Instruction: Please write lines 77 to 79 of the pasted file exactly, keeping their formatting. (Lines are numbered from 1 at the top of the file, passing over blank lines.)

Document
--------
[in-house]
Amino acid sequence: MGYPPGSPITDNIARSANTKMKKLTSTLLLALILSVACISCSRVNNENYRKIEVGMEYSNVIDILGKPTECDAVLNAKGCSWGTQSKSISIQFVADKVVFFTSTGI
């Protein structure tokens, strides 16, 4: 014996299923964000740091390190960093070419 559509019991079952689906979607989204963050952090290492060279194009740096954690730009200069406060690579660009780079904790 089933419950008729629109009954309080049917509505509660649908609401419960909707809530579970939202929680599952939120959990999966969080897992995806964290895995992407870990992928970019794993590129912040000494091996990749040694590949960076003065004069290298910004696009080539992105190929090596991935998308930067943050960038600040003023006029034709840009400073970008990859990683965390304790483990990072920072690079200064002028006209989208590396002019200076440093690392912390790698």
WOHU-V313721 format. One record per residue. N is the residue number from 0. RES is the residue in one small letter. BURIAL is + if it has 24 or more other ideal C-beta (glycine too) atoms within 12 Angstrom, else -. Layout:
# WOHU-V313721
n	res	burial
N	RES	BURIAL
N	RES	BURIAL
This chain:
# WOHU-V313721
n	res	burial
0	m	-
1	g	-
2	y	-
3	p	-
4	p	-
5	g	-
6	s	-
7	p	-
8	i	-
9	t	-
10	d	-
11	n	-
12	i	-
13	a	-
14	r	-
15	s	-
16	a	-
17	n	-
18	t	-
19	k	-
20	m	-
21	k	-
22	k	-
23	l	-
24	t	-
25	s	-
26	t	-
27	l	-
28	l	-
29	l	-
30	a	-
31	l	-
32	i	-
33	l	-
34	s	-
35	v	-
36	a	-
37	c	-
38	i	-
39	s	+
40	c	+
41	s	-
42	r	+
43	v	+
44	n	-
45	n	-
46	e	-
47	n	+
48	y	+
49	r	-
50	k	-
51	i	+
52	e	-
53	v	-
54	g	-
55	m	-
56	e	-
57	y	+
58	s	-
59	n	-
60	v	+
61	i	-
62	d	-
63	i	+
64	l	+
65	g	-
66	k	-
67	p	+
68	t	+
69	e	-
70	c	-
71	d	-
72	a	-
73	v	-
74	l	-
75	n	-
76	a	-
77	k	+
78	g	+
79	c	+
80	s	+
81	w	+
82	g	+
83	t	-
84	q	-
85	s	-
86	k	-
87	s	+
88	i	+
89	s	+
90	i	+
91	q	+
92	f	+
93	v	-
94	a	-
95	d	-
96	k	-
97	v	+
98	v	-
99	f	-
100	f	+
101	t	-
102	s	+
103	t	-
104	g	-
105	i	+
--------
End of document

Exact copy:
65	g	-
66	k	-
67	p	+